The holiday was definitely filled with family memories. We would sometimes go to “Misa de Gallo” or “Mass of the Rooster” together as a family. I would wake up only because of promises that I would be able to eat “bibingka” (rice cake) and “puto bumbong” (a purple-colored dessert made of rice cooked in bamboo tubes) and that I would be able to go back to bed afterward. After midnight mass on Christmas eve, we would gather around a big dinner table and partake of the meal prepared for us during what we call “Noche Buena”. On Christmas morning, as children, we would wake up early to pay our uncles and aunts a visit including our godfathers and godmothers to receive as much cash as possible. I grew up with no traditional Christmas gifts under the tree but a wallet full cash on Christmas morning. These are simple yet meaningful traditions that I remember of Christmas past. Memories that I miss very much.
Now that I live here in the United States, we tried to keep most of our Filipino traditions while my parents were living. We held onto those traditions as long as we could. We would even hold Nativity re-enactments using my nephews and nieces as the Holy Family and the baby in the family plays the role of Jesus in a manger. That was then.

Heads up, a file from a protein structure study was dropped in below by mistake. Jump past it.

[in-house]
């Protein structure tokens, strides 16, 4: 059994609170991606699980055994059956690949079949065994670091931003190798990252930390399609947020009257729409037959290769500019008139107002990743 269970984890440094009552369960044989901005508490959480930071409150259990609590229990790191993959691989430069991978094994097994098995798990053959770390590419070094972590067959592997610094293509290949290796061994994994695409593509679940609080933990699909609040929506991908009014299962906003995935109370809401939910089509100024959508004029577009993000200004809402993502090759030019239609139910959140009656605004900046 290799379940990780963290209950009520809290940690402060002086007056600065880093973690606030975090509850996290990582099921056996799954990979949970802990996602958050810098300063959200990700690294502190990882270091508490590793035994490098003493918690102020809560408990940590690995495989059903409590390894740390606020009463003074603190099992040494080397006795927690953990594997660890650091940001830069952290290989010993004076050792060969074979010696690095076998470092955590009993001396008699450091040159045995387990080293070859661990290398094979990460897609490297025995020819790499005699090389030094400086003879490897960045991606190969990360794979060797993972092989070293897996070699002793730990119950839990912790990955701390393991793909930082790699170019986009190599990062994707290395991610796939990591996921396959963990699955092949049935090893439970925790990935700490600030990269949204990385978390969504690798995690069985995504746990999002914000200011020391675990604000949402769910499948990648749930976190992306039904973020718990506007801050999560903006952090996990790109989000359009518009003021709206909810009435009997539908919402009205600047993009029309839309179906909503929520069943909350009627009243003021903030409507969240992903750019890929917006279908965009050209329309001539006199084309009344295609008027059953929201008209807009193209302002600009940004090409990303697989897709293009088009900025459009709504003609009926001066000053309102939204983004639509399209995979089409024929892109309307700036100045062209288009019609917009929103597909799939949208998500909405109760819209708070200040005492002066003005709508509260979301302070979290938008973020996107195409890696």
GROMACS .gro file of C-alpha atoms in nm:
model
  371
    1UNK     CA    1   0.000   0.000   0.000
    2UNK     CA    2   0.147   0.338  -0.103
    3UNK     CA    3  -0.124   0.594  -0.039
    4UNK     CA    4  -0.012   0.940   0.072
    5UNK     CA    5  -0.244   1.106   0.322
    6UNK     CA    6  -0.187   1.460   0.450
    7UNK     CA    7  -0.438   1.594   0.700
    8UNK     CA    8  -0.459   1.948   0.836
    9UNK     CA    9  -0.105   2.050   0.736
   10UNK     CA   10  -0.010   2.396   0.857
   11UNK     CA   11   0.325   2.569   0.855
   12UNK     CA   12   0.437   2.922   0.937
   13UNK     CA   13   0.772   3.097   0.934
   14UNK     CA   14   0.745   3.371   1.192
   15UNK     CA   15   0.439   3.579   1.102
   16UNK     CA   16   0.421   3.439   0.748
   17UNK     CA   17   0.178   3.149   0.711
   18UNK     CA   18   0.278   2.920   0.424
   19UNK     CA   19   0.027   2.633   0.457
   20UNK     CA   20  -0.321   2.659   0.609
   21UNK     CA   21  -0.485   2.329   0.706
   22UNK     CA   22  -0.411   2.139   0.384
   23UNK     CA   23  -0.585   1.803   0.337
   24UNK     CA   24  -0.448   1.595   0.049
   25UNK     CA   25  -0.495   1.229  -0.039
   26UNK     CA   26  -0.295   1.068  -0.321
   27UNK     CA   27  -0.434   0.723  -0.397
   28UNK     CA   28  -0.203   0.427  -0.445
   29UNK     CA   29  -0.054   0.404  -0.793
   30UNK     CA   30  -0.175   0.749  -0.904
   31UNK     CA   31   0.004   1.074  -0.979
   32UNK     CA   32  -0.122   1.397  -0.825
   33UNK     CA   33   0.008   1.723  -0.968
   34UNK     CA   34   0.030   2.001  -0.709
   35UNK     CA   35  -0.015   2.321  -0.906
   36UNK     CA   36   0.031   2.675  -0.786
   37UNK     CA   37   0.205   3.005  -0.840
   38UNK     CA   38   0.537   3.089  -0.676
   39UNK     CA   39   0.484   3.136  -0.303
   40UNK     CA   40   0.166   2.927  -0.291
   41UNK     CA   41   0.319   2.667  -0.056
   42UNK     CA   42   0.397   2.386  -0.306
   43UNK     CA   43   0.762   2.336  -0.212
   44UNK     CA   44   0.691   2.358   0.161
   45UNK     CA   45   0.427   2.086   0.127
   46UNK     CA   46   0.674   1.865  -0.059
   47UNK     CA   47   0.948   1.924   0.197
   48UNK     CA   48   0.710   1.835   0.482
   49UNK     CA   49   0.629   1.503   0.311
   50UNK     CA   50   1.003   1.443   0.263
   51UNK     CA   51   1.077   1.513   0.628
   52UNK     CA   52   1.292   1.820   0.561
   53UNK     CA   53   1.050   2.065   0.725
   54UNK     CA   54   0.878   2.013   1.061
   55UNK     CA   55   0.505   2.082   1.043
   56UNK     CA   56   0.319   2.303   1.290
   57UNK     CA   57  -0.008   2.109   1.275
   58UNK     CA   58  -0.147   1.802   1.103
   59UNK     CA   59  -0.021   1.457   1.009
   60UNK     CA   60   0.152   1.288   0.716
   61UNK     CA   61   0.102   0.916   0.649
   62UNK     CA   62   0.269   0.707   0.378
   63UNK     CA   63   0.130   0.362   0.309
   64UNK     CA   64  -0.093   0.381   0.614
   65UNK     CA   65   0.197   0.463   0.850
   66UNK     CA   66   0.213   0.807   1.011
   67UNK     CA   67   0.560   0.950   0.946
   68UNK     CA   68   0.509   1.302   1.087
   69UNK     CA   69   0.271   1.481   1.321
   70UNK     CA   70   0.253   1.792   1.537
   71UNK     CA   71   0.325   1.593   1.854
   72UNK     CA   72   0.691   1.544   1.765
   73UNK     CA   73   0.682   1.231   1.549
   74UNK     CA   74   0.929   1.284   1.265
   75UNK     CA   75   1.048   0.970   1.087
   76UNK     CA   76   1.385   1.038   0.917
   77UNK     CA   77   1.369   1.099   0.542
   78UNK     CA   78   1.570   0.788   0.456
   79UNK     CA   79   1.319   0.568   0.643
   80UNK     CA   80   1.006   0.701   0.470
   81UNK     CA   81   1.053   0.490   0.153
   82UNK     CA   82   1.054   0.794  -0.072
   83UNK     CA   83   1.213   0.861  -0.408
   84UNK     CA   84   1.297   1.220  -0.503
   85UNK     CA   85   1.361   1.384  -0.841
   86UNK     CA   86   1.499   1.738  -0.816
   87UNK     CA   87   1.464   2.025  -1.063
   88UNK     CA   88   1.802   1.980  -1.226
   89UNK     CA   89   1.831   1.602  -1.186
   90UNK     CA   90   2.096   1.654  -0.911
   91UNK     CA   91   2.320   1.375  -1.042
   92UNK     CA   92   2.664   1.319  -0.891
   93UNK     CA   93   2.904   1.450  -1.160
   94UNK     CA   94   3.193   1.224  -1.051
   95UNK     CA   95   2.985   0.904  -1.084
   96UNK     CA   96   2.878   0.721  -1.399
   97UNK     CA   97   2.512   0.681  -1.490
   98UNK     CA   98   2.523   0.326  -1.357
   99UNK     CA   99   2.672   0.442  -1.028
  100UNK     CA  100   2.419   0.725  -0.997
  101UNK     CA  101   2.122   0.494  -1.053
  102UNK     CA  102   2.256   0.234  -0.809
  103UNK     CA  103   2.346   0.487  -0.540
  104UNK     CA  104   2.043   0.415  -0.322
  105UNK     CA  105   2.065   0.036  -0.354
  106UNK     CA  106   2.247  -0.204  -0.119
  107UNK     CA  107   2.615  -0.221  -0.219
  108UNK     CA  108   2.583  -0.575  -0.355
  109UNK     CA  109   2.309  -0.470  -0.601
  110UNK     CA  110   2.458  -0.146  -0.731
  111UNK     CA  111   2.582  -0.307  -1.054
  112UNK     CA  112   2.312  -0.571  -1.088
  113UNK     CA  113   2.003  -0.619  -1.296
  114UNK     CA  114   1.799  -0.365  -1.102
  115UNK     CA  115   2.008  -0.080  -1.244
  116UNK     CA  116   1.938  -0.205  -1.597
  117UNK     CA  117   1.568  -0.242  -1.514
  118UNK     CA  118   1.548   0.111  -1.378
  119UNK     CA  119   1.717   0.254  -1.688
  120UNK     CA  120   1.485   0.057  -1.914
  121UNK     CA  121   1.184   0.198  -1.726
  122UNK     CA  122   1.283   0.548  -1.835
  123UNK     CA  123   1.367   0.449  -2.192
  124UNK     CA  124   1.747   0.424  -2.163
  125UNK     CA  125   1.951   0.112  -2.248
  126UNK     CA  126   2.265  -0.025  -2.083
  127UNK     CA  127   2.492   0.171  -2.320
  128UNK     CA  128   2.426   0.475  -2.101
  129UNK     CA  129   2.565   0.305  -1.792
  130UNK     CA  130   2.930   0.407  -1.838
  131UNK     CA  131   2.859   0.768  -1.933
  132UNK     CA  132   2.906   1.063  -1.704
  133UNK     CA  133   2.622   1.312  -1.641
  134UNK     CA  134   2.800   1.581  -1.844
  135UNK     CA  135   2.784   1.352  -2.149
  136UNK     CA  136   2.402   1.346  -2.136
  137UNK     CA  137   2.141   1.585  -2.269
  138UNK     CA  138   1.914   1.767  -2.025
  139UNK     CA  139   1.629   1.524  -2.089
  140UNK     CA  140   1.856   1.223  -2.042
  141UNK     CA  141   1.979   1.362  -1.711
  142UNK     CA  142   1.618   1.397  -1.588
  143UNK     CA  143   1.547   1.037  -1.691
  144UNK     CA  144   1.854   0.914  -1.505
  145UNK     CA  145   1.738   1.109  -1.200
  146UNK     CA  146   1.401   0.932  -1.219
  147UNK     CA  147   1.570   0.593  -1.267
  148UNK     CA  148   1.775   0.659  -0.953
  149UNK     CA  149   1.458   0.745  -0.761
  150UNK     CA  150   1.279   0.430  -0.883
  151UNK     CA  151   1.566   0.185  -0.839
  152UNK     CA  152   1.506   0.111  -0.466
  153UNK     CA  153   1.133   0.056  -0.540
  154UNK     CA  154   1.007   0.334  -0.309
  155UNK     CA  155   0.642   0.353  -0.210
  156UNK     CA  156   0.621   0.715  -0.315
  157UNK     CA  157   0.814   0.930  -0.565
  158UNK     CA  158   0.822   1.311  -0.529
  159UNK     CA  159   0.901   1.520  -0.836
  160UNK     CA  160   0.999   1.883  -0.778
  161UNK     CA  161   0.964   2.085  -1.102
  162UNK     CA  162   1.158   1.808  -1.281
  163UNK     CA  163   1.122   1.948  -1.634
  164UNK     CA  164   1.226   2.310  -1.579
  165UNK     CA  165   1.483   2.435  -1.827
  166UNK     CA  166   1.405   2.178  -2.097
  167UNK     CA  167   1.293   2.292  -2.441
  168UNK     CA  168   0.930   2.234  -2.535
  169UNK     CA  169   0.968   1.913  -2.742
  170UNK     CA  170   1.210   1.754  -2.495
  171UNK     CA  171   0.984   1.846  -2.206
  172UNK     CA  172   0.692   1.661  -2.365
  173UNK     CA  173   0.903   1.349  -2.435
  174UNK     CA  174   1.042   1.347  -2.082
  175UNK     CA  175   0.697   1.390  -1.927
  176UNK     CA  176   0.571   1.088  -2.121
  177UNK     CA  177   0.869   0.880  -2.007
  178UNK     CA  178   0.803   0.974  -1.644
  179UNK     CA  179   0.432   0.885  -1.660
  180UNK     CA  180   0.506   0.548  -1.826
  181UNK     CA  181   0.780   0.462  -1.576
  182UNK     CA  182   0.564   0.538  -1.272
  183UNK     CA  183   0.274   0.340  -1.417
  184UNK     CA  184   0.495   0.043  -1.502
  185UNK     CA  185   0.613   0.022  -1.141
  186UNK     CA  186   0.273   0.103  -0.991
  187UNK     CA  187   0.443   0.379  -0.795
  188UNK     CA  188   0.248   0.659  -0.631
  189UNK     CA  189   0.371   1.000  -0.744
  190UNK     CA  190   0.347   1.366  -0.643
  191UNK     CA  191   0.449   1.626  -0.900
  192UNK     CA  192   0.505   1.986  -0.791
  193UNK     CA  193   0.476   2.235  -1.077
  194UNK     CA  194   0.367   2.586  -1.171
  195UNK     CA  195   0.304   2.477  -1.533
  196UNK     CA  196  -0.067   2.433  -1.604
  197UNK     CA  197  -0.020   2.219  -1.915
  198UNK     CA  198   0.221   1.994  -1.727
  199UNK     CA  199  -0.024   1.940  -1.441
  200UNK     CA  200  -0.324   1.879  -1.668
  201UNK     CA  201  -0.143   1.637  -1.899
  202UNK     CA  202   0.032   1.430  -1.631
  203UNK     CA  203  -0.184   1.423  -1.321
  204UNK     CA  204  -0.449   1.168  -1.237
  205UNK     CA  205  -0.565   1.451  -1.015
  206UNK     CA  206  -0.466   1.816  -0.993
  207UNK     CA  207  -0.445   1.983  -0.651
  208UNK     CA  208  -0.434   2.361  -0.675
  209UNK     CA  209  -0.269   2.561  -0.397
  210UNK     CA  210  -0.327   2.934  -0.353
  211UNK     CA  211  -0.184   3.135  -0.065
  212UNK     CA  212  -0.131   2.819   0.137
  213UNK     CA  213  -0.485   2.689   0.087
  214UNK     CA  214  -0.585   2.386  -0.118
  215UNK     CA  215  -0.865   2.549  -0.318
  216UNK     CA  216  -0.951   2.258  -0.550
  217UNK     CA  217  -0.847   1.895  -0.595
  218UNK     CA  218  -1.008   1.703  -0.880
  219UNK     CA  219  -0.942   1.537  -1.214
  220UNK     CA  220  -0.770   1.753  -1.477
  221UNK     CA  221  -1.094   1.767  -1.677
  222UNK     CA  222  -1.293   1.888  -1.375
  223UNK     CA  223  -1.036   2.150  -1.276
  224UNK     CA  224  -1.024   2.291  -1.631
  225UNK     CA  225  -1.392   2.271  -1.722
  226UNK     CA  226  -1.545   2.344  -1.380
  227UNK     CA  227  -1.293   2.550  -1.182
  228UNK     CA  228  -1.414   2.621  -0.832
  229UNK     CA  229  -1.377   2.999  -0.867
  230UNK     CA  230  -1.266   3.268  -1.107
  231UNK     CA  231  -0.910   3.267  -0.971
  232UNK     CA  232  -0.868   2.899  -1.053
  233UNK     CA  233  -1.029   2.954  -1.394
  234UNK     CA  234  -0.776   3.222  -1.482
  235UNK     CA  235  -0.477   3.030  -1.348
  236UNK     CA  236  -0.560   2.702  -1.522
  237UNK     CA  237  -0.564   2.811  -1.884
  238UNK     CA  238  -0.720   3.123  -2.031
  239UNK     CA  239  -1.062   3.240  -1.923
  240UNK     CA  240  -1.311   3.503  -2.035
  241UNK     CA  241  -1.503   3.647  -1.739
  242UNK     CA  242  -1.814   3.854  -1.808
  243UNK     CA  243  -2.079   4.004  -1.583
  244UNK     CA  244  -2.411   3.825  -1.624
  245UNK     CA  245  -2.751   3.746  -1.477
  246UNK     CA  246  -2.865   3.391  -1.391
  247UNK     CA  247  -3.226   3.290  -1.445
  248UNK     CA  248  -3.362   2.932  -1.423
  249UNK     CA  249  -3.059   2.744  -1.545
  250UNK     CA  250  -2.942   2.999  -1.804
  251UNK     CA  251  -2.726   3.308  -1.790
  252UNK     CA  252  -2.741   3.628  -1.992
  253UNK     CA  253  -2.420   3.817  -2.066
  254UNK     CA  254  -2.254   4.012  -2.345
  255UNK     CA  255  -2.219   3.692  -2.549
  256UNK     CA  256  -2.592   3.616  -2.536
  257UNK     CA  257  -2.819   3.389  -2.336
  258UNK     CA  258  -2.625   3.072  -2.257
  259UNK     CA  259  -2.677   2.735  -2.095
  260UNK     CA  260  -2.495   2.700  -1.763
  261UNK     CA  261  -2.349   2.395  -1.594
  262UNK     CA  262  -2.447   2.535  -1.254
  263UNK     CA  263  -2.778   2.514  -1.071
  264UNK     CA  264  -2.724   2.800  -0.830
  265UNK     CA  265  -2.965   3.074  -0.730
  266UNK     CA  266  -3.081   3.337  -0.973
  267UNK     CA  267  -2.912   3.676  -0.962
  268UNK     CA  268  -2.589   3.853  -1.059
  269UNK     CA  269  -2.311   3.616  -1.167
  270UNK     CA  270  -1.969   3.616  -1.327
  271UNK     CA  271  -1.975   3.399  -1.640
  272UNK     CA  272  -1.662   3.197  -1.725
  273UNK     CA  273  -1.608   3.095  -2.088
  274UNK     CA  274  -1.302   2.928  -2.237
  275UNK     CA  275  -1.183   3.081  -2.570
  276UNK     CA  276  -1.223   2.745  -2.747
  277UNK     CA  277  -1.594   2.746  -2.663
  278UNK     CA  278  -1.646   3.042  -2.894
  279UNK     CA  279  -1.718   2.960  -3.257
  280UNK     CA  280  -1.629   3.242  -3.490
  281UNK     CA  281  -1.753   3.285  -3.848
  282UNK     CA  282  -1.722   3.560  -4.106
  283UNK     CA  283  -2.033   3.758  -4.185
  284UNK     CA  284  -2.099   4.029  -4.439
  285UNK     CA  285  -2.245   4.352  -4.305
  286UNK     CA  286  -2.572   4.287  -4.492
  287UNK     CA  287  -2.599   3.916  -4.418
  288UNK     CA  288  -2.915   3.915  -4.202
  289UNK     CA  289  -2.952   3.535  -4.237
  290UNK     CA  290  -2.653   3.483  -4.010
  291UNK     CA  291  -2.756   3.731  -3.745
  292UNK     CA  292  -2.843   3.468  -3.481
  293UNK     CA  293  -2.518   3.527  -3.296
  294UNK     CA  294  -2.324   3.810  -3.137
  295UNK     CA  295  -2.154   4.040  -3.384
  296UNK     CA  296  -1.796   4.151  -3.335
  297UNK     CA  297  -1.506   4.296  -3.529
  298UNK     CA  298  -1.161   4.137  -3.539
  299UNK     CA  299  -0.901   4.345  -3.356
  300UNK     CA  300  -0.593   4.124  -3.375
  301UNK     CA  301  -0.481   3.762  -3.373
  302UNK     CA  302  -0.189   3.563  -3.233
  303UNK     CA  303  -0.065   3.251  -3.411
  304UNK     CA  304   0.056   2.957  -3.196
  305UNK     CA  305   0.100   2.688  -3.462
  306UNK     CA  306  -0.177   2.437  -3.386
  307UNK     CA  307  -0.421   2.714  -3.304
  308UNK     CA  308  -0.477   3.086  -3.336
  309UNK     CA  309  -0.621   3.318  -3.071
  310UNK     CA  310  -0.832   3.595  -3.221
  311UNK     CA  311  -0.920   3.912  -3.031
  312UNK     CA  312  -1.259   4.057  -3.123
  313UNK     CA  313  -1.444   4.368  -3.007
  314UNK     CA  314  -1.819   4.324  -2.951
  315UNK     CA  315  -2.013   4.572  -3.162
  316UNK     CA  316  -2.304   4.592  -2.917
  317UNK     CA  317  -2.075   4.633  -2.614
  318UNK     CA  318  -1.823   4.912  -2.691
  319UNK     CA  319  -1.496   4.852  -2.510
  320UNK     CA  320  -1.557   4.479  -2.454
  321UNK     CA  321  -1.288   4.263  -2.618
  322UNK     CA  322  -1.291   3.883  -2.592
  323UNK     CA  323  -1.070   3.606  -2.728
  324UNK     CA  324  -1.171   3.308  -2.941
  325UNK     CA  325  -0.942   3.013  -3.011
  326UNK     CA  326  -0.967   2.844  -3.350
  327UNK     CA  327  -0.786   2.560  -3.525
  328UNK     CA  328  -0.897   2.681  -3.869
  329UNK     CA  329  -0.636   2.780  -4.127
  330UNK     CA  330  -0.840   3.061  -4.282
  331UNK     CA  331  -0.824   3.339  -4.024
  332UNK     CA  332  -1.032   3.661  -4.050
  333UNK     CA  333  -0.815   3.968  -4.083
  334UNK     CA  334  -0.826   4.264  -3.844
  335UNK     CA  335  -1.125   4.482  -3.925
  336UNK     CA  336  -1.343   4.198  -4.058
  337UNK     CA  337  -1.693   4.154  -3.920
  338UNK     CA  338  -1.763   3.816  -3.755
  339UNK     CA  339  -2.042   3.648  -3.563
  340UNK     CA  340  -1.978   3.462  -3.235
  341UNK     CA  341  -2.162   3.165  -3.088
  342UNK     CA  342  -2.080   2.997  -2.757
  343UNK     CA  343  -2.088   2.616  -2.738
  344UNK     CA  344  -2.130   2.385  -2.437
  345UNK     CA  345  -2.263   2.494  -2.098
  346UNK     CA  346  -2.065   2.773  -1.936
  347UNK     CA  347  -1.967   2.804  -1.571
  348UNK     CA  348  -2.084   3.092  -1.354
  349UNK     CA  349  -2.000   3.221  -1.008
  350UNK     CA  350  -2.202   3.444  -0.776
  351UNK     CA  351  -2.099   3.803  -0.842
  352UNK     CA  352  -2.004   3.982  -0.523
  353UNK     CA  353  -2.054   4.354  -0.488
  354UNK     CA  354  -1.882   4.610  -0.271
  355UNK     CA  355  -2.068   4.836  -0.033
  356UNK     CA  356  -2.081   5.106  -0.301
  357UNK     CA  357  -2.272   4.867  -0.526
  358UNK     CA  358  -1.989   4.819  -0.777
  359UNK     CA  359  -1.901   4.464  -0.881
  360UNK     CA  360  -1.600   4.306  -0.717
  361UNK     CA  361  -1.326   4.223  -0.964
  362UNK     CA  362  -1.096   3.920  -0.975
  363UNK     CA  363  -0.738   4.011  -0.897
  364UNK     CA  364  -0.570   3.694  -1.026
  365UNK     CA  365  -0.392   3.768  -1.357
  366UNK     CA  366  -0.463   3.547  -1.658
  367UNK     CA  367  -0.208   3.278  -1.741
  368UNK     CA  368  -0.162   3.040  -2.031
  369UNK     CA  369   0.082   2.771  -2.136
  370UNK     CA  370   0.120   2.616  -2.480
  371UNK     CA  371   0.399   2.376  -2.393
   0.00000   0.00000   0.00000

Since my parents passed on, my family slowly grew apart. Living in different states doesn’t make it easier for us to get together on holidays. My siblings all have their own families and their families are growing in an accelerated phase. I am the only single person in the family. In the beginning, I would normally participate in Christmas gatherings because their families were small then. My siblings and I would gather in one household (be it in New York or Maryland) and spend Christmas time together with my aunts, uncles, and cousins. Now, one household can be filled with just one family. My nephews and nieces have children of their own now and when they gather together, it is their Christmas memories that they are building for their children. I don’t have a problem with that. It is just that as time flew by, it became more awkward for me to attend these gatherings. I felt like I was an outsider. Of course, they don’t have a problem with me being there because they want me to be a part of their Christmas celebration. It is I who have the problem.